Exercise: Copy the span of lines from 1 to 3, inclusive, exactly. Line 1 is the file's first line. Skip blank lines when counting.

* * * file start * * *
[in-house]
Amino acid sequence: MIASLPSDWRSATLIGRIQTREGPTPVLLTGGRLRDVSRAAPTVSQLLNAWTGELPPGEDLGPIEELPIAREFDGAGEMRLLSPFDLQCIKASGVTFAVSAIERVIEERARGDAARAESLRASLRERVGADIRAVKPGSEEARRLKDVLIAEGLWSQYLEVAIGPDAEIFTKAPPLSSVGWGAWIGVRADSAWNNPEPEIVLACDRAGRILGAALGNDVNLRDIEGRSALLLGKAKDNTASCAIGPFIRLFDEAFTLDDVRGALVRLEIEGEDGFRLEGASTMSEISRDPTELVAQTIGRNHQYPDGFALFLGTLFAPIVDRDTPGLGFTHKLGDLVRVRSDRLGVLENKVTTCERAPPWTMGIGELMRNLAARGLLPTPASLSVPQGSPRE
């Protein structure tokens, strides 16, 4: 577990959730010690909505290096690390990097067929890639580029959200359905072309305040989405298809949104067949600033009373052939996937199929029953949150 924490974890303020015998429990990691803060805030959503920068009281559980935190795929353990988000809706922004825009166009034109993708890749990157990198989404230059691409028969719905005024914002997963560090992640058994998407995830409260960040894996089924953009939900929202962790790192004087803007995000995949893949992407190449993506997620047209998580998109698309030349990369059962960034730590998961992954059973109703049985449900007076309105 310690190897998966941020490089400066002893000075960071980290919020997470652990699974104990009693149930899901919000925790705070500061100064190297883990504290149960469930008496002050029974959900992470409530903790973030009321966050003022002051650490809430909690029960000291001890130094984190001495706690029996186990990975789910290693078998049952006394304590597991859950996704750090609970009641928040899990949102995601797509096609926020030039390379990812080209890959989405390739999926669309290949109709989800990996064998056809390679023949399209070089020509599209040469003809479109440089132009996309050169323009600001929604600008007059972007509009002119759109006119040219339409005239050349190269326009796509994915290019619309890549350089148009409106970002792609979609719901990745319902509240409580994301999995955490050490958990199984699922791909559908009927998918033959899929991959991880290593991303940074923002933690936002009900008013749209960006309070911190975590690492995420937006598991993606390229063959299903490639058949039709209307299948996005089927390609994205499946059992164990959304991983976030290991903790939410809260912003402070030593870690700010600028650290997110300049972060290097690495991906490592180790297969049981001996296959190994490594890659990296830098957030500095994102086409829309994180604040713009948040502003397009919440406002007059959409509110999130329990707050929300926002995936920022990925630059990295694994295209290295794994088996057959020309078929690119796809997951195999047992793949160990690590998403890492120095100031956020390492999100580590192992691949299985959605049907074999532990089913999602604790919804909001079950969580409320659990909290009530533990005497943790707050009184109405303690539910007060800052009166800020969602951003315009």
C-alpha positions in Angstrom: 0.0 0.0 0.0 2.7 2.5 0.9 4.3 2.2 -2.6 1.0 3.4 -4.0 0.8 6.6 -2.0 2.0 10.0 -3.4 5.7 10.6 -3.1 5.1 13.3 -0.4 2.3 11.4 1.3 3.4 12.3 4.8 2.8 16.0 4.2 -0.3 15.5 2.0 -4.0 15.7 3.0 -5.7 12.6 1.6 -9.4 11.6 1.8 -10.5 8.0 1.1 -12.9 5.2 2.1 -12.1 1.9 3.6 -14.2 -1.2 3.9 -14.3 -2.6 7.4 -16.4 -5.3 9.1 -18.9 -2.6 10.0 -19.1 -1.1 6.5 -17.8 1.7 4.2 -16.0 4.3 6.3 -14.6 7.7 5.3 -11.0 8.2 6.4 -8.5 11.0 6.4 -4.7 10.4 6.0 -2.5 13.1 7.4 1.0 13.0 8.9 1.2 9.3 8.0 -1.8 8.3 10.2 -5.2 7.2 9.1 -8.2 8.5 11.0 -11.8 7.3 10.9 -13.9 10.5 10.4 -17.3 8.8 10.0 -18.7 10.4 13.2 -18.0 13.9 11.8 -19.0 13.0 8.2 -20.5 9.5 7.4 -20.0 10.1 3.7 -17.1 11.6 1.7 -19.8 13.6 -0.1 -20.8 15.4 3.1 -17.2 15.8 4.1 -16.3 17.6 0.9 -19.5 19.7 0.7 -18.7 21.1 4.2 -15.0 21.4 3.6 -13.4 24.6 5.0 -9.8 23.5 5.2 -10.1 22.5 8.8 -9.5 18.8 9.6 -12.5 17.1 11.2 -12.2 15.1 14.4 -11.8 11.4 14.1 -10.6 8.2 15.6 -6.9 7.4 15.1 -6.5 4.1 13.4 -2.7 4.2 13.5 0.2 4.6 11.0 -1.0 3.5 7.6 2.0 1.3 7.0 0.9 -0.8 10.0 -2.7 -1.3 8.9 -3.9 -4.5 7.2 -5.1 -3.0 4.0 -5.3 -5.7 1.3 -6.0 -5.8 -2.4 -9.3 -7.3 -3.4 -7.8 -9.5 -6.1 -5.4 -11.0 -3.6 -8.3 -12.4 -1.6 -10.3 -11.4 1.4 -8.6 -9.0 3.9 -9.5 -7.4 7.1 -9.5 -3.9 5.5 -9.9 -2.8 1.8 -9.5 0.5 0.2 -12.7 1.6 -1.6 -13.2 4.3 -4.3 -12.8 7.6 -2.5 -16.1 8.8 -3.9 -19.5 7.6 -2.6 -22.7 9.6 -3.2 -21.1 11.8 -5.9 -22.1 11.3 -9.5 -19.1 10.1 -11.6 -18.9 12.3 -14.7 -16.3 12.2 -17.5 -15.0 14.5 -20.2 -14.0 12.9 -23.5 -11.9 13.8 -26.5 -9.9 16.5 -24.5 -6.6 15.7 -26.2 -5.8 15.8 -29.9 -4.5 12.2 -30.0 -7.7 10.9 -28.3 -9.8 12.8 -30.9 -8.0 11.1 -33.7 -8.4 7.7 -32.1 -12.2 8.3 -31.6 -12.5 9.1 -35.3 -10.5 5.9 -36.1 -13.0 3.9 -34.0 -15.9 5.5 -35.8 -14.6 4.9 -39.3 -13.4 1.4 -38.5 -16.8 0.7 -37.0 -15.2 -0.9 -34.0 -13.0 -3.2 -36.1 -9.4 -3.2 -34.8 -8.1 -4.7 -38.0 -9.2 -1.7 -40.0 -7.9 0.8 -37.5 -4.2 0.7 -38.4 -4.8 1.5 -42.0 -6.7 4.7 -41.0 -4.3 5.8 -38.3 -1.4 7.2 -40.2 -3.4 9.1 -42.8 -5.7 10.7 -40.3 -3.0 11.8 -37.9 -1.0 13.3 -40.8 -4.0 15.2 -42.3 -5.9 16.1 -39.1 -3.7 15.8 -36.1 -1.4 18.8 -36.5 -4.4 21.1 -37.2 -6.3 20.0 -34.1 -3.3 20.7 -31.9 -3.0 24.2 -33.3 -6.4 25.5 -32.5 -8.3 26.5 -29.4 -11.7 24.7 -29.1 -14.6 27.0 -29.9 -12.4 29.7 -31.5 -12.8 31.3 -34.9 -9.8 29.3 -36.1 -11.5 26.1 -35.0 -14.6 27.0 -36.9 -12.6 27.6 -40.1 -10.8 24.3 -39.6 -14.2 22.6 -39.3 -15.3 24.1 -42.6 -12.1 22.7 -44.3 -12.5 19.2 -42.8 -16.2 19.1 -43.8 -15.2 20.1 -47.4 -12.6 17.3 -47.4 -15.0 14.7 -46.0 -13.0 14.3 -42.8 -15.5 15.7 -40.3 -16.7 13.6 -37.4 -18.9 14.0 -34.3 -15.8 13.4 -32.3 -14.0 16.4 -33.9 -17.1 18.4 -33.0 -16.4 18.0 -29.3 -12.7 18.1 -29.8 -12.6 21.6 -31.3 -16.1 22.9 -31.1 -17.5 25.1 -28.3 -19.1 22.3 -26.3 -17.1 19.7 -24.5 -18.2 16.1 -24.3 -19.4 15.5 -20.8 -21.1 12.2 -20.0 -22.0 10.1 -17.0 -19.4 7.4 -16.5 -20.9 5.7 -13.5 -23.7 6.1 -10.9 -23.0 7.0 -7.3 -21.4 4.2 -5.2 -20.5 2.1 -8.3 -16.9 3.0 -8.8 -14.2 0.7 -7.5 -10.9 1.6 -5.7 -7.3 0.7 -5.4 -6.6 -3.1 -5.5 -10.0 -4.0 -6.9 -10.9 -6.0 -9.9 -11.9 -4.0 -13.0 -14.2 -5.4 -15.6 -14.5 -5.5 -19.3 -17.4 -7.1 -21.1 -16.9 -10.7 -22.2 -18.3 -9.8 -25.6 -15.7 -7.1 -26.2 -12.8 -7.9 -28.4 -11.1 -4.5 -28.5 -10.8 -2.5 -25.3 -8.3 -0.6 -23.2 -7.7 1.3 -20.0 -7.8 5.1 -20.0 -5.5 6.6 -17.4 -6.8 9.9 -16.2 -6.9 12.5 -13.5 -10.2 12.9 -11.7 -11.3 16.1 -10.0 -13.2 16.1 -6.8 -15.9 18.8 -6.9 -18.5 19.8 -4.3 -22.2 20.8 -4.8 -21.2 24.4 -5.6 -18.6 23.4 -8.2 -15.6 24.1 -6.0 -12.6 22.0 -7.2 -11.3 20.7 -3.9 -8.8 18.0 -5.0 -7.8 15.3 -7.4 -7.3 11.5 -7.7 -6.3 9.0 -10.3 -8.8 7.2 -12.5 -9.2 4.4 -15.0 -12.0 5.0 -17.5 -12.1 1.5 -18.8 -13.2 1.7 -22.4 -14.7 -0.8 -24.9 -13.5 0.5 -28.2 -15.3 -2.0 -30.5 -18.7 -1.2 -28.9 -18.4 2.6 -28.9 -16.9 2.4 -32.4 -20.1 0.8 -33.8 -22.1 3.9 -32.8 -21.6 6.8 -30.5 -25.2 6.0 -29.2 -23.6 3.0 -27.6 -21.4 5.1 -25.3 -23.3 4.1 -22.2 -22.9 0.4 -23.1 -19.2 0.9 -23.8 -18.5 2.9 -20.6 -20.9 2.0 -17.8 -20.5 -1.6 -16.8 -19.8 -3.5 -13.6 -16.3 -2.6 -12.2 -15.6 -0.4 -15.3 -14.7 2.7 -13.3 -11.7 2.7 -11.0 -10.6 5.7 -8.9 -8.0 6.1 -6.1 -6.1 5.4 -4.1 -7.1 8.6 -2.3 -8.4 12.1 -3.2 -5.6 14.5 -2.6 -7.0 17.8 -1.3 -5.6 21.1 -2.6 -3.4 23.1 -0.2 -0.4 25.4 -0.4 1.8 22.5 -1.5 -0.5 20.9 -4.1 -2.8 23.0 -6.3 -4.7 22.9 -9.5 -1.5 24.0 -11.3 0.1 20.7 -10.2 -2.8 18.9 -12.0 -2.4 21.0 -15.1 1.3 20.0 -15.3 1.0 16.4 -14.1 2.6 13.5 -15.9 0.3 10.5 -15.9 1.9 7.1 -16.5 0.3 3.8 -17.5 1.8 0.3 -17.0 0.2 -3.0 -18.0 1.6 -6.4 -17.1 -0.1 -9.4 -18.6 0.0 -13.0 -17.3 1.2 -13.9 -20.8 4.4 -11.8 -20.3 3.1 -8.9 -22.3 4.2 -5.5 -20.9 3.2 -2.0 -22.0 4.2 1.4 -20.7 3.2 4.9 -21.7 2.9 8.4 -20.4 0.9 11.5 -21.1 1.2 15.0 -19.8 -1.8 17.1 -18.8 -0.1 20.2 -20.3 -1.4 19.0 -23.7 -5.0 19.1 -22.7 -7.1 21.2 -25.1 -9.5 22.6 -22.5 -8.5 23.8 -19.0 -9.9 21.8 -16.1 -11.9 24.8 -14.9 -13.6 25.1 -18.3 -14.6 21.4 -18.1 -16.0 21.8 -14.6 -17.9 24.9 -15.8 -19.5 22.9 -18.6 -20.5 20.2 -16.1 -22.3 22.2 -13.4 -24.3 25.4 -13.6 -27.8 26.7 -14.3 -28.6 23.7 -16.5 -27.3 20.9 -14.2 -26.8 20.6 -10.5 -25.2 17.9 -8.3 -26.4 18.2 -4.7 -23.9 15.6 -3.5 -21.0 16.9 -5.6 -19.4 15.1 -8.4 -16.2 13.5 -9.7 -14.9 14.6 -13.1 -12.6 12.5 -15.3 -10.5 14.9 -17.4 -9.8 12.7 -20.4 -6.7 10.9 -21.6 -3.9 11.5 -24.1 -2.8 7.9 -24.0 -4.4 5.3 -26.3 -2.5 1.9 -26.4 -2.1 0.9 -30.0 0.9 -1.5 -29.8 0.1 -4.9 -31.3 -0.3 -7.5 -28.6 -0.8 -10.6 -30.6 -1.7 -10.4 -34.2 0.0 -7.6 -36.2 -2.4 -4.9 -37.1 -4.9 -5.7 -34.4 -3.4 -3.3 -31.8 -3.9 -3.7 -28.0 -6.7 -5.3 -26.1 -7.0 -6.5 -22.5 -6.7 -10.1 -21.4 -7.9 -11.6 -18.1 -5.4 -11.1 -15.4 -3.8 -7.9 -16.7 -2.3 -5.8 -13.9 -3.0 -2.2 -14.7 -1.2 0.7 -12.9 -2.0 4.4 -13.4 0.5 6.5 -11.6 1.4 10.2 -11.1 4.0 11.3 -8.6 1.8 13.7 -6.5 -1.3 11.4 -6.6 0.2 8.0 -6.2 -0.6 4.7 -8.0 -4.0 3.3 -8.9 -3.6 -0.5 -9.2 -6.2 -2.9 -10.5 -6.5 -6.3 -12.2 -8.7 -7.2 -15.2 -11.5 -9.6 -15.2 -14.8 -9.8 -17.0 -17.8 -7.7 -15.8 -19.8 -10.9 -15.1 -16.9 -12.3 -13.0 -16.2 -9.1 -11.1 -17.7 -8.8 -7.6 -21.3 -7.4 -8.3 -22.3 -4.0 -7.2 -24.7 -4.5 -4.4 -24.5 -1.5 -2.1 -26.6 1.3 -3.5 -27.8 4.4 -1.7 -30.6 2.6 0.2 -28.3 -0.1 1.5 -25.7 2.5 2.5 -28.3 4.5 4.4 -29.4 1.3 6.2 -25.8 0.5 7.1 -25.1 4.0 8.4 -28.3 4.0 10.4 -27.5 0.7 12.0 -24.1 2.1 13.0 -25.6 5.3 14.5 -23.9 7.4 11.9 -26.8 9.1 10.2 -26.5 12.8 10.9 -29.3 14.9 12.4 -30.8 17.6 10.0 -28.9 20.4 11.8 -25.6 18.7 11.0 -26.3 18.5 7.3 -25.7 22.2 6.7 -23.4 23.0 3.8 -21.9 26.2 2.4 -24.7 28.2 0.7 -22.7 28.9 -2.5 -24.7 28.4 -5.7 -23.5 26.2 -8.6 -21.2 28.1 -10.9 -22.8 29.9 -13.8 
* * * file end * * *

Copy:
[in-house]
Amino acid sequence: MIASLPSDWRSATLIGRIQTREGPTPVLLTGGRLRDVSRAAPTVSQLLNAWTGELPPGEDLGPIEELPIAREFDGAGEMRLLSPFDLQCIKASGVTFAVSAIERVIEERARGDAARAESLRASLRERVGADIRAVKPGSEEARRLKDVLIAEGLWSQYLEVAIGPDAEIFTKAPPLSSVGWGAWIGVRADSAWNNPEPEIVLACDRAGRILGAALGNDVNLRDIEGRSALLLGKAKDNTASCAIGPFIRLFDEAFTLDDVRGALVRLEIEGEDGFRLEGASTMSEISRDPTELVAQTIGRNHQYPDGFALFLGTLFAPIVDRDTPGLGFTHKLGDLVRVRSDRLGVLENKVTTCERAPPWTMGIGELMRNLAARGLLPTPASLSVPQGSPRE
């Protein structure tokens, strides 16, 4: 577990959730010690909505290096690390990097067929890639580029959200359905072309305040989405298809949104067949600033009373052939996937199929029953949150 924490974890303020015998429990990691803060805030959503920068009281559980935190795929353990988000809706922004825009166009034109993708890749990157990198989404230059691409028969719905005024914002997963560090992640058994998407995830409260960040894996089924953009939900929202962790790192004087803007995000995949893949992407190449993506997620047209998580998109698309030349990369059962960034730590998961992954059973109703049985449900007076309105 310690190897998966941020490089400066002893000075960071980290919020997470652990699974104990009693149930899901919000925790705070500061100064190297883990504290149960469930008496002050029974959900992470409530903790973030009321966050003022002051650490809430909690029960000291001890130094984190001495706690029996186990990975789910290693078998049952006394304590597991859950996704750090609970009641928040899990949102995601797509096609926020030039390379990812080209890959989405390739999926669309290949109709989800990996064998056809390679023949399209070089020509599209040469003809479109440089132009996309050169323009600001929604600008007059972007509009002119759109006119040219339409005239050349190269326009796509994915290019619309890549350089148009409106970002792609979609719901990745319902509240409580994301999995955490050490958990199984699922791909559908009927998918033959899929991959991880290593991303940074923002933690936002009900008013749209960006309070911190975590690492995420937006598991993606390229063959299903490639058949039709209307299948996005089927390609994205499946059992164990959304991983976030290991903790939410809260912003402070030593870690700010600028650290997110300049972060290097690495991906490592180790297969049981001996296959190994490594890659990296830098957030500095994102086409829309994180604040713009948040502003397009919440406002007059959409509110999130329990707050929300926002995936920022990925630059990295694994295209290295794994088996057959020309078929690119796809997951195999047992793949160990690590998403890492120095100031956020390492999100580590192992691949299985959605049907074999532990089913999602604790919804909001079950969580409320659990909290009530533990005497943790707050009184109405303690539910007060800052009166800020969602951003315009």